She’s trapped in a dream.
Maggie Brooklyn moved into a small room in Cross in 1915 and found a job with the Boston & Maine Railroad as one of their few, female guards.
She was a quiet woman, and little was known of her. When she spoke, it was with a distinct German accent and when asked she informed people that she was from Switzerland. She would never elaborate.
In 1917, Maggie received several books from Germany, which she read constantly. One of them contained a theory of time travel from a young scientist, a theory illustrated with an analogy which employed a train.
Maggie became obsessed with the idea that she could travel backward in time via the trains she worked on.
She became focused on work, isolating herself from any sort of social events as she gathered money and what she called her equipment: bits and pieces of wireless sets and radios; broken electric lamps and curious bits of steel. Finally, on March 13, 1922, with the help of a friend, she dragged a tremendous steamer trunk to the platform of the Cross train station.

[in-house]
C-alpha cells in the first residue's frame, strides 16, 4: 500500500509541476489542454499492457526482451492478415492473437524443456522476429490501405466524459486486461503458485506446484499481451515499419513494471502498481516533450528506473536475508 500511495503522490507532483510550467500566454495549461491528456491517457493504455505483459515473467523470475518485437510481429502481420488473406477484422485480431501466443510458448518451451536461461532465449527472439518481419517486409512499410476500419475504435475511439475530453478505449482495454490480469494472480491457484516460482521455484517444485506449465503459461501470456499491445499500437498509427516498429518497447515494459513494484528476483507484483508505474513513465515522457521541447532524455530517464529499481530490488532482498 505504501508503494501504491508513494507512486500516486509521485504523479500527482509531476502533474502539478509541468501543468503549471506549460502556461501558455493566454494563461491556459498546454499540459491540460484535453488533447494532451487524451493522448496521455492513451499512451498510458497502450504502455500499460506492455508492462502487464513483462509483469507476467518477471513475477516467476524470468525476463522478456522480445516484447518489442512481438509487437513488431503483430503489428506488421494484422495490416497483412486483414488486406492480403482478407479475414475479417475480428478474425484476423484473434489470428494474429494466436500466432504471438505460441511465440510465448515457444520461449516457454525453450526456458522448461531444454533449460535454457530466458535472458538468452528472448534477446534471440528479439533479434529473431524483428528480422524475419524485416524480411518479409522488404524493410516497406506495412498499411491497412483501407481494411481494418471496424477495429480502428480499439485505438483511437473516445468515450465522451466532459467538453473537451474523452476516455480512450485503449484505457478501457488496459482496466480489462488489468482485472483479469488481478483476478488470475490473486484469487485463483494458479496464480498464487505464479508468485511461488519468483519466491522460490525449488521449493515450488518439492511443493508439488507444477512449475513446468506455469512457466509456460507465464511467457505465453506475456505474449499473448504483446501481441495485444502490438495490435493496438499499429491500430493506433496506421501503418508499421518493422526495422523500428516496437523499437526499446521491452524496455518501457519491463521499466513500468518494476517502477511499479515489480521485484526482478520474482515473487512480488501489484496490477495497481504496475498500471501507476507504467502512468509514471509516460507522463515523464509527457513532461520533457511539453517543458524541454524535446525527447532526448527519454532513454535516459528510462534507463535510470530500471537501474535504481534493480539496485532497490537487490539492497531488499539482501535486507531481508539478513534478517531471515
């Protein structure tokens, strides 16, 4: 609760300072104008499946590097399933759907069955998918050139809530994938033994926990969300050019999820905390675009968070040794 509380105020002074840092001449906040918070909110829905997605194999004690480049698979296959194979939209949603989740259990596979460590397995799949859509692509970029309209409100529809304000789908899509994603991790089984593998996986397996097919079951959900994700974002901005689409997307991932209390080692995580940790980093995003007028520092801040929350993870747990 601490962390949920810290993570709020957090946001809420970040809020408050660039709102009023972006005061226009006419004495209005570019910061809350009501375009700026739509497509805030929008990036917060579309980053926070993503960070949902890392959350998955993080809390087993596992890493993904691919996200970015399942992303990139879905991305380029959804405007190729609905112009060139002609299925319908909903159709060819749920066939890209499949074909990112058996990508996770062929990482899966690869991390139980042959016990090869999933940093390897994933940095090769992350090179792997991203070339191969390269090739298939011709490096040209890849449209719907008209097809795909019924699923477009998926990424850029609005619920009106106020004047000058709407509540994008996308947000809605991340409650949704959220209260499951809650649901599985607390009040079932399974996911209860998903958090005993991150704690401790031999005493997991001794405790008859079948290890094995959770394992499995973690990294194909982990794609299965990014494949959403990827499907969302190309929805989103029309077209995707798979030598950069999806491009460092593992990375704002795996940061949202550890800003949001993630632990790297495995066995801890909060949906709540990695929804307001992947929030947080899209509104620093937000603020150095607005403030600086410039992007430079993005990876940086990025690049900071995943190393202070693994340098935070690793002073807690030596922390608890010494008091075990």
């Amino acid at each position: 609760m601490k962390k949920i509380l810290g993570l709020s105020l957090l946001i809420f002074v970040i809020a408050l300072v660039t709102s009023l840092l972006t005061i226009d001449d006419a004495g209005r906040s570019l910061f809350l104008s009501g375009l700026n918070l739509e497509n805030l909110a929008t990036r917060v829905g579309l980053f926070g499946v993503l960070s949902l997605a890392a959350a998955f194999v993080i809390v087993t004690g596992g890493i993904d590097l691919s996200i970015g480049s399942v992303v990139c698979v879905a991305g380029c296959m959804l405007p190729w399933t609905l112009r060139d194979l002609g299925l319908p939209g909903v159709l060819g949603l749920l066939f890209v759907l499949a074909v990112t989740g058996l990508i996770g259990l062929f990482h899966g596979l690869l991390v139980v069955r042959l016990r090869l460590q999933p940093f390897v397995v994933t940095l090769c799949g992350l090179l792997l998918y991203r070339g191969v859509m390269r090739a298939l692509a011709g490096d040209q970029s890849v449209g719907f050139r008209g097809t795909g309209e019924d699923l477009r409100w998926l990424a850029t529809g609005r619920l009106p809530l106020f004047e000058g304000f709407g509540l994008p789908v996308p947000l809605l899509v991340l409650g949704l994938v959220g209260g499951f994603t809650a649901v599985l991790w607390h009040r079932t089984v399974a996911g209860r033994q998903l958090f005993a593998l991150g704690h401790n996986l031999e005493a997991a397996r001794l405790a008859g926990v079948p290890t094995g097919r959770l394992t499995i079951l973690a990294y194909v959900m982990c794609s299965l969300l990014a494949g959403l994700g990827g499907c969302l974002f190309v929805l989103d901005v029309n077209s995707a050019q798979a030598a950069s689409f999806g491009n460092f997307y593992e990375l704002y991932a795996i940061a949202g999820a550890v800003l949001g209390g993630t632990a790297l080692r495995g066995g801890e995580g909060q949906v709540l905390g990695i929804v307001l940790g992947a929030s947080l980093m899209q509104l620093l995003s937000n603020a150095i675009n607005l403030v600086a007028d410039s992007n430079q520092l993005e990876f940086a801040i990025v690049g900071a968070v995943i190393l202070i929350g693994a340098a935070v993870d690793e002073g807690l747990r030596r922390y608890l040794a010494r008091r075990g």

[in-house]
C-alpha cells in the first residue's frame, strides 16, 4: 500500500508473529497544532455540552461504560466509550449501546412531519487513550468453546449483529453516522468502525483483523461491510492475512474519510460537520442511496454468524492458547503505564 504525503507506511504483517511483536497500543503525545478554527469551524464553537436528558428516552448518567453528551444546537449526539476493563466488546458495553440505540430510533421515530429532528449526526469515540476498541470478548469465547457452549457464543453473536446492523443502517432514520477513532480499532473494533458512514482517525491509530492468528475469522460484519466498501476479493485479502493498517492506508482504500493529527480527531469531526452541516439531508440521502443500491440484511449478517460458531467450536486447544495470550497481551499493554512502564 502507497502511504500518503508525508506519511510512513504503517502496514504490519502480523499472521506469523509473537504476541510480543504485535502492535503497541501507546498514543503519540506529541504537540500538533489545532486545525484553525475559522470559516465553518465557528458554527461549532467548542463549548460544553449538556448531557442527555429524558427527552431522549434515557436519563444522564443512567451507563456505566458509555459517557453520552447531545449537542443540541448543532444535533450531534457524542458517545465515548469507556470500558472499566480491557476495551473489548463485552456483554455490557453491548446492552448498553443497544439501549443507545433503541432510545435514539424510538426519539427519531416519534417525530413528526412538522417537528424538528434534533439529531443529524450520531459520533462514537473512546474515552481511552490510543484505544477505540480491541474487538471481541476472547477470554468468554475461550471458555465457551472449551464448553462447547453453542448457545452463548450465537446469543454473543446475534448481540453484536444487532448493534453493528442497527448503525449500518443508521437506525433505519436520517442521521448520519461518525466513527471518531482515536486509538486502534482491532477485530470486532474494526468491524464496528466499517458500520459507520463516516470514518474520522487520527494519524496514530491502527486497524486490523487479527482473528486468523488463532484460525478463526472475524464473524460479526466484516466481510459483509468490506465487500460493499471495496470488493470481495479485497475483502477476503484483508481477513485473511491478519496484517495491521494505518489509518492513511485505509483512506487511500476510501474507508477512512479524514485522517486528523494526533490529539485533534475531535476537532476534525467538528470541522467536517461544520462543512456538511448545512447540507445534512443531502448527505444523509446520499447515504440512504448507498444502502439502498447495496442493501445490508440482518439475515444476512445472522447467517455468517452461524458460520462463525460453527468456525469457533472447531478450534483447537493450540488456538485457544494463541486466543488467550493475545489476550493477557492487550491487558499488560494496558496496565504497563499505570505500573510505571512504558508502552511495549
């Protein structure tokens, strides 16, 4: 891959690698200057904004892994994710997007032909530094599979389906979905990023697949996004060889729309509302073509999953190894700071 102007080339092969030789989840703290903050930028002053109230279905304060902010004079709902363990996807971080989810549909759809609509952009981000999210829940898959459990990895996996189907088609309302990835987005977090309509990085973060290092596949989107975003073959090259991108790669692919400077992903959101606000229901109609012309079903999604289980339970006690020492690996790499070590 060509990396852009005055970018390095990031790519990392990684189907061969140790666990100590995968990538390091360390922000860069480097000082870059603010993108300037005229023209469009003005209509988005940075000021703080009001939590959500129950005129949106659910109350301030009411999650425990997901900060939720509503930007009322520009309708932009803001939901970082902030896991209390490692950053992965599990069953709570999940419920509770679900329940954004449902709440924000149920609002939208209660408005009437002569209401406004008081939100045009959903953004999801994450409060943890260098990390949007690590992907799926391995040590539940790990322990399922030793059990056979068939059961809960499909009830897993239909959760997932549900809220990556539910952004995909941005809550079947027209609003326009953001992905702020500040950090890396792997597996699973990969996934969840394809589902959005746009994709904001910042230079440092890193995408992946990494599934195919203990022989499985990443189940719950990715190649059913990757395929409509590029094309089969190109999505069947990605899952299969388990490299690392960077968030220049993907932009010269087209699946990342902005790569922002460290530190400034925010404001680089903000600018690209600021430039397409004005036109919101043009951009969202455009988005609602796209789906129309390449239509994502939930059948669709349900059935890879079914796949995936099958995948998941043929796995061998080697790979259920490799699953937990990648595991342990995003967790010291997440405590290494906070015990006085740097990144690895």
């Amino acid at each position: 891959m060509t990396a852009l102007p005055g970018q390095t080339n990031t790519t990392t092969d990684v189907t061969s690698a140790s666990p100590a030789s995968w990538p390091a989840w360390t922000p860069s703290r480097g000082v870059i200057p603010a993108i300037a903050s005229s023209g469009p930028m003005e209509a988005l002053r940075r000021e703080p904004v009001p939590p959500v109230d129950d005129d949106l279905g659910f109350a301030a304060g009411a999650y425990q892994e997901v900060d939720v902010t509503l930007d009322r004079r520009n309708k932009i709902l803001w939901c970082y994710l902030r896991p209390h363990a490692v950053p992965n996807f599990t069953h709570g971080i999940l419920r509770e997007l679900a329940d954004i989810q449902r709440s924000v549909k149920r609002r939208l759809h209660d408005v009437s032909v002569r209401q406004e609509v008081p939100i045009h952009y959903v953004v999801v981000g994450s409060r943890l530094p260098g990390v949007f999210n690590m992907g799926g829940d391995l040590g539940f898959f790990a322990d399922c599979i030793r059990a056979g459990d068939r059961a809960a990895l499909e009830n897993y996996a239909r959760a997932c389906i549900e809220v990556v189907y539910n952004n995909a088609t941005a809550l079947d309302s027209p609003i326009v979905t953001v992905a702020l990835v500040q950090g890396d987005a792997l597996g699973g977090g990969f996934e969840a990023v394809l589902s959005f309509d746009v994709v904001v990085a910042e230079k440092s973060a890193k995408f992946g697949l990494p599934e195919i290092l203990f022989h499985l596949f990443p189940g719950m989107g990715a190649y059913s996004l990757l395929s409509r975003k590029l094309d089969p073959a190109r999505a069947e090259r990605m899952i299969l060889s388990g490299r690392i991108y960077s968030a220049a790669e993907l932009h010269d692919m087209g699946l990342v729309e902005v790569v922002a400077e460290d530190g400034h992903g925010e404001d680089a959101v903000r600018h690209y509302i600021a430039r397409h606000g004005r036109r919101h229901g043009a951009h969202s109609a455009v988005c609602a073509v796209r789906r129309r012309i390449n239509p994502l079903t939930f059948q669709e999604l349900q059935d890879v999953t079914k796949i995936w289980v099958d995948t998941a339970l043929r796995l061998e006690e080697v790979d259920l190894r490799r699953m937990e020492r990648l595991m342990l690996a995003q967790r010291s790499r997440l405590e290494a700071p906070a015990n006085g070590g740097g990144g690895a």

For nearly an hour, she set up her machine, a strange, almost brutal looking contraption. In the center of it there was an opening, along the bottom of which was a web-work of copper and silver wire, interwoven with the occasional strand of gold. From this webbing a single cable of the braided metal stretched out to the tracks, crossing both sets.
When she finished, Maggie stood alone on the web-work, grinning furiously.
As the morning train from Boston rushed toward the station, Maggie cried out joyously, titled her head back, and waited.
Moments later, the train passed over the braids, and Maggie and her device vanished.
Each day, at 9:17 in the morning, the lights in the station flicker, and Maggie can be seen screaming on the platform, if only for the briefest of moments.
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